In this case, regardless of who you may think is right or wrong – the BLM for seeking to remove Bundy’s purportedly “trespassing” cattle based on alleged failure to pay grazing fees — or Cliven Bundy for stubbornly resisting — if there is one word that best describes the BLM’s decisions and heavy-handed actions to militarize the operation, that word is “Tyranny.” The BLM’s actions in this context are the epitome of heavy-handed federal tyranny.

On the other side of the equation, it is often said (and even more often thought), that civilians who wear camouflage and pack guns, including semi-automatic assault rifles, are nothing short of radical extremists just itching for a fight, and will use any excuse or provocation to engage in violent conflict.

If ever there was a perfect opportunity to prove this theory correct, it was the armed confrontation that resulted in the return of the Bundy cattle, in which both armed and unarmed citizens confronted and faced off with an army of BLM rangers and contracted security forces (mercenaries).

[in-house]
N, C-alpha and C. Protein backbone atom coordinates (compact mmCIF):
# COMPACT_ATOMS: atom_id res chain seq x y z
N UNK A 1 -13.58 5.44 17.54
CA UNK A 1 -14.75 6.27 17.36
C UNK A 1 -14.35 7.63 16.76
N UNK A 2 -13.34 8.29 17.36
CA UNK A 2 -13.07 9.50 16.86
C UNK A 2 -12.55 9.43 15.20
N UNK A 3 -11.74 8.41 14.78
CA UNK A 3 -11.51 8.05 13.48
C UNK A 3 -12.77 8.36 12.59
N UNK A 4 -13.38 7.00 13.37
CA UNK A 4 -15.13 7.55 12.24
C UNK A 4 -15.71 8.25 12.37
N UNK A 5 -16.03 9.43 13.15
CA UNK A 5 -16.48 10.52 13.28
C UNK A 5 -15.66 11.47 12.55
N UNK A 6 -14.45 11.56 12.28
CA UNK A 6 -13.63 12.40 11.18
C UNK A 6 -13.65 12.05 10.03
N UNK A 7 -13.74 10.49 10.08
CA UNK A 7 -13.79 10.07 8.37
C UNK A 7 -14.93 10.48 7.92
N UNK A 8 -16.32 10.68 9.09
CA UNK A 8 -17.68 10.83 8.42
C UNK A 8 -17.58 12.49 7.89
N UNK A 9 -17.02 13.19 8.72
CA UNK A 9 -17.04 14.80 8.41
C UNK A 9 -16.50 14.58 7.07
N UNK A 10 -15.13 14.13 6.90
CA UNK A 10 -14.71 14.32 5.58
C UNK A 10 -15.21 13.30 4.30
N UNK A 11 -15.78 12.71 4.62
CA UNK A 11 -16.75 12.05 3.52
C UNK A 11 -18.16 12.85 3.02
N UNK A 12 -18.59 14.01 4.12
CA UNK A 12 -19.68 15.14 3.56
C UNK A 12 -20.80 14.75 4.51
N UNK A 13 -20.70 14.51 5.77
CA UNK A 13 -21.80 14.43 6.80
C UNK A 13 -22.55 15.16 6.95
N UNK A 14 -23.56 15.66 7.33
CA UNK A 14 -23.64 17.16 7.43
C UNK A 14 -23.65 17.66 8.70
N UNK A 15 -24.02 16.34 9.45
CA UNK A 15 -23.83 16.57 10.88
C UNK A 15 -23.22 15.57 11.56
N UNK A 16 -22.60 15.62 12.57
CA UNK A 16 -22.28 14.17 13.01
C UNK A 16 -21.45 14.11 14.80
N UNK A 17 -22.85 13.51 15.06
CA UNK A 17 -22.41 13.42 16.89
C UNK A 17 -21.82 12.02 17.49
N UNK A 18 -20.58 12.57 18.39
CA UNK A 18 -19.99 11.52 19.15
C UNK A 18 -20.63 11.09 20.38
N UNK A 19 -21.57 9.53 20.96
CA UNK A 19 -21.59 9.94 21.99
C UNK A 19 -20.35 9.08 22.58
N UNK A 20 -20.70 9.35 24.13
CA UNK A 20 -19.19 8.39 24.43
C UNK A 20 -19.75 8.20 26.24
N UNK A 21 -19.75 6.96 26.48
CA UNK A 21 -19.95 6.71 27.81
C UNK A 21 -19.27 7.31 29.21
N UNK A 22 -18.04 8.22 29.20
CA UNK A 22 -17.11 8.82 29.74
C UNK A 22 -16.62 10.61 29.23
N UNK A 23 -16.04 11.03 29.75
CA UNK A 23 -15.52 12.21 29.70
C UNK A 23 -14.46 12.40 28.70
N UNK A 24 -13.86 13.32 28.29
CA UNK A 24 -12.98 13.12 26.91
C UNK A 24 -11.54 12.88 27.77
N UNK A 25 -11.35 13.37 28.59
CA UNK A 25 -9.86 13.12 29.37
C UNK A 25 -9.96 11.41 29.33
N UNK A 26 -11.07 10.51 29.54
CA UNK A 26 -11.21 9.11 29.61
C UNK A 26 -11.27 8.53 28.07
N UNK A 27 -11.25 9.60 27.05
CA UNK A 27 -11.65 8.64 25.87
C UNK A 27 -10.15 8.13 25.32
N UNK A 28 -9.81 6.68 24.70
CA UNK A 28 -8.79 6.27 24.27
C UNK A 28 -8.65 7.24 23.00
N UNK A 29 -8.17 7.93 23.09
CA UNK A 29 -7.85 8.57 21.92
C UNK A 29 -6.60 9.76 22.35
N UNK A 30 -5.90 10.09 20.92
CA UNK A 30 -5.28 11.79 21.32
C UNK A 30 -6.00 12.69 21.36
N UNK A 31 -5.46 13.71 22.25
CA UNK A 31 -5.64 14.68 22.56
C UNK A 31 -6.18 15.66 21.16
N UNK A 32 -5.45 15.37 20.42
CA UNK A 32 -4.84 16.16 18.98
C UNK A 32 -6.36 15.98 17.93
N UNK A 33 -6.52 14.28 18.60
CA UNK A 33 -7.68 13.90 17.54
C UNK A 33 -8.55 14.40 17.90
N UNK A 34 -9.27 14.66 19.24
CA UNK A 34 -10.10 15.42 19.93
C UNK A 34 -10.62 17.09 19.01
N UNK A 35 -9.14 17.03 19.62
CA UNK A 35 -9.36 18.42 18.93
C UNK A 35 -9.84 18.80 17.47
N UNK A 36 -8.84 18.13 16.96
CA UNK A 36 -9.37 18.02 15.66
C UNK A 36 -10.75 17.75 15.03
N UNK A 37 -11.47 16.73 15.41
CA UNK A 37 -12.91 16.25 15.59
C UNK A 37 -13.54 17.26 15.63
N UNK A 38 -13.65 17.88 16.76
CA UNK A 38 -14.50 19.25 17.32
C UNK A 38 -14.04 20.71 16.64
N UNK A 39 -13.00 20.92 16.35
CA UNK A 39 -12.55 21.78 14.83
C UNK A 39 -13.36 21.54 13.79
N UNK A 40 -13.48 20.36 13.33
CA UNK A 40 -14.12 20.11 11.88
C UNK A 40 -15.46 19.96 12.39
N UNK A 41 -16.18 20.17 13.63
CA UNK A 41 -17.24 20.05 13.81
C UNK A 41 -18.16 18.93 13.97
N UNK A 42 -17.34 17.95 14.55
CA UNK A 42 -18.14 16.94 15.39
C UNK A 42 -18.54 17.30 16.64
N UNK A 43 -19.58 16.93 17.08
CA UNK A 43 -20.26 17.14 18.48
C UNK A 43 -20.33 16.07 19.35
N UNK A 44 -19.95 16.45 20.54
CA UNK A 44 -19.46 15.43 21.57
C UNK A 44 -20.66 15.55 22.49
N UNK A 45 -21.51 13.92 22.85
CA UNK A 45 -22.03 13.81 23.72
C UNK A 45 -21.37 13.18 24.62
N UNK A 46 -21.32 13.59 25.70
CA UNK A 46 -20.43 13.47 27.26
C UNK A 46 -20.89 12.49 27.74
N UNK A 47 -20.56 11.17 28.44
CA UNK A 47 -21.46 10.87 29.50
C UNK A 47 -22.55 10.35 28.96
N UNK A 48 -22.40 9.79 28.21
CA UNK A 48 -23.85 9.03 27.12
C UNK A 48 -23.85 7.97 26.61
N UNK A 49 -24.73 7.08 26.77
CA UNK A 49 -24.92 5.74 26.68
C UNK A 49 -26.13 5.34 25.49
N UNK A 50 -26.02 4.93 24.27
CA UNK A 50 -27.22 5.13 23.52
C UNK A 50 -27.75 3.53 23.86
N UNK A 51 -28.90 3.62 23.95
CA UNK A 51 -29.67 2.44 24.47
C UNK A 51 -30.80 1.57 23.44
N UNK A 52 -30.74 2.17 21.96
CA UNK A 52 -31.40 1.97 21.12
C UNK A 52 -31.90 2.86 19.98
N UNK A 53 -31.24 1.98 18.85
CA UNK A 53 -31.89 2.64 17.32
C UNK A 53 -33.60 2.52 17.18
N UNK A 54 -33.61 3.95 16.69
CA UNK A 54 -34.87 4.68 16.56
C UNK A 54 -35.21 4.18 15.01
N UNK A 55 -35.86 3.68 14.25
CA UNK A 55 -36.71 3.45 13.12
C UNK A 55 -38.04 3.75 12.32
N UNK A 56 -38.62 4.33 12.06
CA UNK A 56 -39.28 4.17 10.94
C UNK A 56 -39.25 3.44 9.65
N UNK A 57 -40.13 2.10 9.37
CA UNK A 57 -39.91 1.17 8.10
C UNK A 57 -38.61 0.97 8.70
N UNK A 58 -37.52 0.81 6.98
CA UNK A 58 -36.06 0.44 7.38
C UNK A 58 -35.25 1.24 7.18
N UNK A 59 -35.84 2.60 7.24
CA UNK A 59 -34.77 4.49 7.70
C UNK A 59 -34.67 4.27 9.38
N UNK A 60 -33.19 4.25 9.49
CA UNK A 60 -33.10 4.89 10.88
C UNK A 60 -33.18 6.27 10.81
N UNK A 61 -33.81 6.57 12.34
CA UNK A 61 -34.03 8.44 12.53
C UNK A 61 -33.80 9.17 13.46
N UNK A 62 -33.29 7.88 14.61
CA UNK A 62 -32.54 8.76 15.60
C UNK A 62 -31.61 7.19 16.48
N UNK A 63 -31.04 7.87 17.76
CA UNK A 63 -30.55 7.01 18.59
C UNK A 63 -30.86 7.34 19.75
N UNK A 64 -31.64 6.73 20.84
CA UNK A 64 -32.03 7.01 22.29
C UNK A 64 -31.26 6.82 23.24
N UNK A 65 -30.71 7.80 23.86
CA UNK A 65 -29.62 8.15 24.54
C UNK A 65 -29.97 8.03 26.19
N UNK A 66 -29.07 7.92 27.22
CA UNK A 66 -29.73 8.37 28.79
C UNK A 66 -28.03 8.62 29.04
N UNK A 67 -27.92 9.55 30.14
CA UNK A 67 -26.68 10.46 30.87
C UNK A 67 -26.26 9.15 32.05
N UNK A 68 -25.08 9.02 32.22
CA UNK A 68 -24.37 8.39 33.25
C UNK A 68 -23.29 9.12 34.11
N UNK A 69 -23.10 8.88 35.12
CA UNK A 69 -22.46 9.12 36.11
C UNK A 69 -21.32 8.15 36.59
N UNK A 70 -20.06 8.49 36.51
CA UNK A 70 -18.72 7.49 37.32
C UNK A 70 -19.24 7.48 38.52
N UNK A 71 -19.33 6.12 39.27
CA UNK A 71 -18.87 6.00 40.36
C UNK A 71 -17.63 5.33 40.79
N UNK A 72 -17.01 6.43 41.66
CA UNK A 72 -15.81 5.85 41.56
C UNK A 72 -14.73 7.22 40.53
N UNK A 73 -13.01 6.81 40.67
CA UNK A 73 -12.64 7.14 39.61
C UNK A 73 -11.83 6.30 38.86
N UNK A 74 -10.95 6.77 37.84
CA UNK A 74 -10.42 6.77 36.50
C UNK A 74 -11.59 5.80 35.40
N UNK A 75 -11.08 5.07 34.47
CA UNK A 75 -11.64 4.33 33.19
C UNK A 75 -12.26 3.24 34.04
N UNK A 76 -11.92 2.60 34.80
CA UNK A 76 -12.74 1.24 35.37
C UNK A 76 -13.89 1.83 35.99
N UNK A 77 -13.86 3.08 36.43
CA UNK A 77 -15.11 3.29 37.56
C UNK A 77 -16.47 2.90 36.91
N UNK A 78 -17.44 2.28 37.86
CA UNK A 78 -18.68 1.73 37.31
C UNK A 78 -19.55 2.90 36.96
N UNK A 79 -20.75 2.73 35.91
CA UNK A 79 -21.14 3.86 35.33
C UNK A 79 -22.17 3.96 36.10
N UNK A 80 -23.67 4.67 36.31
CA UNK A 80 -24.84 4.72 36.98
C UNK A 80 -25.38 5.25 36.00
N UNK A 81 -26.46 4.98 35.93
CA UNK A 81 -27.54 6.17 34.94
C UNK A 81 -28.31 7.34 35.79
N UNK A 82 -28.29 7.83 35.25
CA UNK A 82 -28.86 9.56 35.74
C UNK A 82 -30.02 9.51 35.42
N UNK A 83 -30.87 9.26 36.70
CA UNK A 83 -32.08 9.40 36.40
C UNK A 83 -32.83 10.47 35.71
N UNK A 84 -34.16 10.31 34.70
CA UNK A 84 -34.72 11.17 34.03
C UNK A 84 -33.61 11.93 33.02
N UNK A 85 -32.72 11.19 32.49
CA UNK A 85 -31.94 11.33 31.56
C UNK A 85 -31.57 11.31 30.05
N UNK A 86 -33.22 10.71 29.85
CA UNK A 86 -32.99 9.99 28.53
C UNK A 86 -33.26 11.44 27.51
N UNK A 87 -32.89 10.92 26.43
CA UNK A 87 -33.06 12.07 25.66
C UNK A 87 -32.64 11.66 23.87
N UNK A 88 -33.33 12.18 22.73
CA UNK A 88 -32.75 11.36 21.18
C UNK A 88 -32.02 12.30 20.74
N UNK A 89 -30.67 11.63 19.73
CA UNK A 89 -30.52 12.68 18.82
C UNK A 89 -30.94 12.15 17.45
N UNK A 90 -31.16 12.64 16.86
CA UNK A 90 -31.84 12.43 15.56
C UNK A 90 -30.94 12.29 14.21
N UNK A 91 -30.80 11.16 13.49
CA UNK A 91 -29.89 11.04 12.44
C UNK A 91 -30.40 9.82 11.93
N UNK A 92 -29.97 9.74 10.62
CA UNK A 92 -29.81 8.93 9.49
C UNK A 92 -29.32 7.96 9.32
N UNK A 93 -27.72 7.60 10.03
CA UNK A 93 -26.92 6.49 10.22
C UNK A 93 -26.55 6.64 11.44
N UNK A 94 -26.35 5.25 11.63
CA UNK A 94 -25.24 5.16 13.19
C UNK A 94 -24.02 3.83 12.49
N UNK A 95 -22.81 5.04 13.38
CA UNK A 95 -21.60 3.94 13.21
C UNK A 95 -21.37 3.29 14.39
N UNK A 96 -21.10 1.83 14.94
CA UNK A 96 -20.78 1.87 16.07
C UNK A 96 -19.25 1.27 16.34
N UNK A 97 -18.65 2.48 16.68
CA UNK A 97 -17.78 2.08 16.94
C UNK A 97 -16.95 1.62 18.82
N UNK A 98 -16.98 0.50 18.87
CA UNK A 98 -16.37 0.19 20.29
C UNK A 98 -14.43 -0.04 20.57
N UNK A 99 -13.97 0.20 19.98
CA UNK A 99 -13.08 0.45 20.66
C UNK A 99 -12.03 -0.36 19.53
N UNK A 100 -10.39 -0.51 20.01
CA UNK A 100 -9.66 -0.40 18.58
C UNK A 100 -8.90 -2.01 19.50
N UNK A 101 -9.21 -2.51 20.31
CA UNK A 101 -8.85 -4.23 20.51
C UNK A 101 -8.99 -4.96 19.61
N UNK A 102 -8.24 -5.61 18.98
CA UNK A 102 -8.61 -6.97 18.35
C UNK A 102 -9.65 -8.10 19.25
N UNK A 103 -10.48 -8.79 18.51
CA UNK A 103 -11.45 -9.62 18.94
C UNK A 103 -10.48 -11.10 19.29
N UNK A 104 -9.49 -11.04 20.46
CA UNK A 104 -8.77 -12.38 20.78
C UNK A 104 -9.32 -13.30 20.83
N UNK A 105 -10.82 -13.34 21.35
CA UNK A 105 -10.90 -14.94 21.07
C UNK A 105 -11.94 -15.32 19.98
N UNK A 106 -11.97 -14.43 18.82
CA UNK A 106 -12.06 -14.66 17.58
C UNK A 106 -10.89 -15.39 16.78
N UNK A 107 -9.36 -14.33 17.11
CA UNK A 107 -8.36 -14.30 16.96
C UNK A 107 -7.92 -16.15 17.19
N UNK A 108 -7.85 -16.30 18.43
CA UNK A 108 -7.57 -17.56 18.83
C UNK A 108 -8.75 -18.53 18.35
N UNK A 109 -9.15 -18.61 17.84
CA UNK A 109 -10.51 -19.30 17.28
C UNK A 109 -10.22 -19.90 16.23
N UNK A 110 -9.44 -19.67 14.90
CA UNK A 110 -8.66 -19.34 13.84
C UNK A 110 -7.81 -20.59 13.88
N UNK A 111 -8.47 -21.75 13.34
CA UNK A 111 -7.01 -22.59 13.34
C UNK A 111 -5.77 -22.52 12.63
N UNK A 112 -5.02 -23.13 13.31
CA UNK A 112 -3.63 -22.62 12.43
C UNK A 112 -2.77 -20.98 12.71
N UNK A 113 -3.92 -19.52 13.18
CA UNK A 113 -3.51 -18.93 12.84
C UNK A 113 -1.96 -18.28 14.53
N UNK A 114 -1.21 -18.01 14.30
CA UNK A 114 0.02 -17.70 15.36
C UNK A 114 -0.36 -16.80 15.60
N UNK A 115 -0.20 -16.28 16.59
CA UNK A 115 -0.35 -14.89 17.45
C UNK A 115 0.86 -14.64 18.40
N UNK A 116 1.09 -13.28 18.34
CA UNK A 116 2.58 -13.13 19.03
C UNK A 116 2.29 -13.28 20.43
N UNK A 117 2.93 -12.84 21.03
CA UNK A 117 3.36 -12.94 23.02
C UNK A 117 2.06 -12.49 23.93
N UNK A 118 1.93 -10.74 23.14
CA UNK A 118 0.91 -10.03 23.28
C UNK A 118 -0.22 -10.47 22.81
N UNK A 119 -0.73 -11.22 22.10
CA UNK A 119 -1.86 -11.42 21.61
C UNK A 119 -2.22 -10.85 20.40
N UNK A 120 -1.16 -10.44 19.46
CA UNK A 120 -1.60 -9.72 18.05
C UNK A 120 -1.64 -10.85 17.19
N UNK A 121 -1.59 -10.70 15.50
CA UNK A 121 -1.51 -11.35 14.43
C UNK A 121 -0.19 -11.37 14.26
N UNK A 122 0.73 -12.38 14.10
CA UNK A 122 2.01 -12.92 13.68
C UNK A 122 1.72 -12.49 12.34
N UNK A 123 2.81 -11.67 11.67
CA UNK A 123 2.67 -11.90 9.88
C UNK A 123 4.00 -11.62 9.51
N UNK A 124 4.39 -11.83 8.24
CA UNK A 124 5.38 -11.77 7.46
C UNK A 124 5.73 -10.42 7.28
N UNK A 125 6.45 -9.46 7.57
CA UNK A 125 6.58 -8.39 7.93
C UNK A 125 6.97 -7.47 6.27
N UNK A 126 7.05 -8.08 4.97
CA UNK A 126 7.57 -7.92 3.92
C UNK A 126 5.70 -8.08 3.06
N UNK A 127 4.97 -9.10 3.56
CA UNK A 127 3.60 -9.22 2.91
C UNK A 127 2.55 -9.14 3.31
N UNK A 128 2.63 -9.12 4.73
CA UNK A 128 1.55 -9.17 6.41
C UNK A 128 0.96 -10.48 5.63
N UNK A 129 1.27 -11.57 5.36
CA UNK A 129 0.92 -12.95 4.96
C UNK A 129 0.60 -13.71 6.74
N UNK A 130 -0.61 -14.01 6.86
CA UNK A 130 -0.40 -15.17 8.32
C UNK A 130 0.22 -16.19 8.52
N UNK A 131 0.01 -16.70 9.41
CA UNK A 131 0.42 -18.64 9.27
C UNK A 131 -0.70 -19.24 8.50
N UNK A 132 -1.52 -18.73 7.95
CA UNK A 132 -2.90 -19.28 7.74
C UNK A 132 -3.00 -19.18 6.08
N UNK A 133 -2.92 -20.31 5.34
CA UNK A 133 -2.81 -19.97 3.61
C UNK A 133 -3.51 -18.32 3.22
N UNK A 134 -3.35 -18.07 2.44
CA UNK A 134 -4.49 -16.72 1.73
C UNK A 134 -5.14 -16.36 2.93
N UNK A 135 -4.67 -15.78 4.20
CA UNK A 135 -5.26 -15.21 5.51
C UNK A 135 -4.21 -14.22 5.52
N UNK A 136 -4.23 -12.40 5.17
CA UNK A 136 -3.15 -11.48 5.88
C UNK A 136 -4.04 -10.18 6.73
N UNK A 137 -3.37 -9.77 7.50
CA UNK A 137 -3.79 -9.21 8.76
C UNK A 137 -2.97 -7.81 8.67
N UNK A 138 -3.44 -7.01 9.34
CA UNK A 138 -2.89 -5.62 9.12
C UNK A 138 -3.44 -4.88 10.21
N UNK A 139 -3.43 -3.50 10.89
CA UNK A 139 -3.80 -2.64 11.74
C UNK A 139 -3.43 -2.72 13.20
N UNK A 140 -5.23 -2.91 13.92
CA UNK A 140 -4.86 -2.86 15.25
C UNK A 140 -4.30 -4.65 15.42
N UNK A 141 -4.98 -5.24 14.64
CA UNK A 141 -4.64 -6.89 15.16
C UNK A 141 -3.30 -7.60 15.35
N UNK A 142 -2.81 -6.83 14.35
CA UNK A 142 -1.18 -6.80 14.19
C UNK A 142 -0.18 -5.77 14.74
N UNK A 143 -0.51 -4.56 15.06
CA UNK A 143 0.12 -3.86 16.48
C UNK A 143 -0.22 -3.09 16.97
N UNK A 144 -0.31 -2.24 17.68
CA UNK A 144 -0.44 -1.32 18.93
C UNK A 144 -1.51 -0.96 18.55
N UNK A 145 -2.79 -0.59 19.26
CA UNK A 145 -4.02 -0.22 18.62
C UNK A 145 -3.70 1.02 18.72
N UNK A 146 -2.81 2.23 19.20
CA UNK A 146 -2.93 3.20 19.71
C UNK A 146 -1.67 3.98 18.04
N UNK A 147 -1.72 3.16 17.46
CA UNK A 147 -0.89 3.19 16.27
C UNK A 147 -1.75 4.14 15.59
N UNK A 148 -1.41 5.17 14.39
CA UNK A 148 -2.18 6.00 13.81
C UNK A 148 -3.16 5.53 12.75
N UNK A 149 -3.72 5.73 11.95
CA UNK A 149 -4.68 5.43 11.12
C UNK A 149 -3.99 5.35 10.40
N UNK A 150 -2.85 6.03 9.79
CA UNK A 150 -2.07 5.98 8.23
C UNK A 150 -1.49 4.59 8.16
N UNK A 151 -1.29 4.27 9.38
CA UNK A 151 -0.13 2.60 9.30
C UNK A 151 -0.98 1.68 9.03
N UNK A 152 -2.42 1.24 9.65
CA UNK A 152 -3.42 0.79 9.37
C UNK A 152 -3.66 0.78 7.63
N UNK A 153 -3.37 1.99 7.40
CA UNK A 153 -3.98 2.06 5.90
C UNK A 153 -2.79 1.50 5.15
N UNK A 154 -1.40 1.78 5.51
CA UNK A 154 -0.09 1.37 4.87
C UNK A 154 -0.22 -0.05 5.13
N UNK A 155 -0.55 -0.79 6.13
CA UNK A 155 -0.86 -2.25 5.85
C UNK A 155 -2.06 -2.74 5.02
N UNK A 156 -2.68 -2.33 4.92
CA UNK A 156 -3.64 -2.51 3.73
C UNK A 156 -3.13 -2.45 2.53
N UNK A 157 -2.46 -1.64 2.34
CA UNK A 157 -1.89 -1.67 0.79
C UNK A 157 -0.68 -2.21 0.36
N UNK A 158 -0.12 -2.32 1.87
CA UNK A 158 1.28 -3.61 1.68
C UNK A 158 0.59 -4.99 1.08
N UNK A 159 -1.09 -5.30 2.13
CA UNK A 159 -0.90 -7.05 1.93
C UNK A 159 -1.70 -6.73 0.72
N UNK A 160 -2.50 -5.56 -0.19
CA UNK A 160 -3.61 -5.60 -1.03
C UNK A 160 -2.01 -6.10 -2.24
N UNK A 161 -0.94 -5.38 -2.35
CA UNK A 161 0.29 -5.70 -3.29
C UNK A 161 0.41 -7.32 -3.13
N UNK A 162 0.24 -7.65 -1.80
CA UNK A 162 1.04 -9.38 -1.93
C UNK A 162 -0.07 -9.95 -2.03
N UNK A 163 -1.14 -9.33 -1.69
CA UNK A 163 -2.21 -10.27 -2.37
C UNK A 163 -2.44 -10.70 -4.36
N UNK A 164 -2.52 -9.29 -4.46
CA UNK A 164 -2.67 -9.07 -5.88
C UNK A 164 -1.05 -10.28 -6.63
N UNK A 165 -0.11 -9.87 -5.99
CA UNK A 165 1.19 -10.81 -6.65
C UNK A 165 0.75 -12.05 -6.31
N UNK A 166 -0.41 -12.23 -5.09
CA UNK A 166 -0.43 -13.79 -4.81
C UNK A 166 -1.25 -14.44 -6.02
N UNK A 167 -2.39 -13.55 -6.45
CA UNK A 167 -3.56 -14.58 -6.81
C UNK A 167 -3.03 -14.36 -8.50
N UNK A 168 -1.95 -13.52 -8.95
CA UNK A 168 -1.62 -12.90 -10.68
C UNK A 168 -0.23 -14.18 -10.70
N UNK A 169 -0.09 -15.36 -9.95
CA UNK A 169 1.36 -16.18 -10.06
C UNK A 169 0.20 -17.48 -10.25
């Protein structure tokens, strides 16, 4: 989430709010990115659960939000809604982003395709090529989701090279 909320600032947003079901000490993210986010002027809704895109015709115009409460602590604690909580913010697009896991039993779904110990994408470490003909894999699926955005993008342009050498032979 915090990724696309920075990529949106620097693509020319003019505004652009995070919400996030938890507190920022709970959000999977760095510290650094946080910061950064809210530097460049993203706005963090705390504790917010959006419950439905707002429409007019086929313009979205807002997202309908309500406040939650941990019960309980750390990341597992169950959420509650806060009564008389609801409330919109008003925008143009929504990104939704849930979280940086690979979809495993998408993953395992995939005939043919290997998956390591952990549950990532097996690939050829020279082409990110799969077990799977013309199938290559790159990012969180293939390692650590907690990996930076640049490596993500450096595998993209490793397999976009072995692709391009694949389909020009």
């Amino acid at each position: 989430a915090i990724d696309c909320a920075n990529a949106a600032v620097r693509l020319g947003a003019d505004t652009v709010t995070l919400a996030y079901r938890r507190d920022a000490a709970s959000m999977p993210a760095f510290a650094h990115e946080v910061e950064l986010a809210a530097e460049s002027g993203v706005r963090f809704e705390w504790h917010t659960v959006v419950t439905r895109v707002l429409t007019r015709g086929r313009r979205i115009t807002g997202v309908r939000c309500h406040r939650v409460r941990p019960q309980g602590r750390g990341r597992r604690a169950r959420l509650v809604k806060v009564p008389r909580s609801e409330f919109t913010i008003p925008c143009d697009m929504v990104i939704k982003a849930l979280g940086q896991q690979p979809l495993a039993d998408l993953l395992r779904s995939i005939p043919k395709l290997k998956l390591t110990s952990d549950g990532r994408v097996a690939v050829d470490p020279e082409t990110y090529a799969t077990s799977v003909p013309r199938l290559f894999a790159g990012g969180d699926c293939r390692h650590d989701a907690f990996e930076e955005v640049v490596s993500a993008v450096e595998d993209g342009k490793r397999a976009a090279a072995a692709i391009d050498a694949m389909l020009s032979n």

But, to many peoples’ amazement, no shots were fired (so far). No blood was shed. And in terms of actual checks and balances, the presence of weapons on both sides ultimately served very well as a mutual deterrent. Unfortunately, because Senator Harry Reid believes Bundys have broken the law and must be held accountable, in his words “it’s not over.” One of the most troubling aspects of Senator Reid’s statement is that the BLM continually breaks the law in a variety of ways, and is engaging in ever increasing heavy-handedness and tyranny, yet it continually walks away with zero accountability.

Because of the extremely lop-sided balance of power that has developed between the federal government and states; the lack of effective governmental checks and balances, and because governments so often refuse to govern themselves, at the end of the day the Second Amendment is the ultimate check on Governmental Tyranny – just as the U.S. Supreme Court has recognized, and as the founders intended.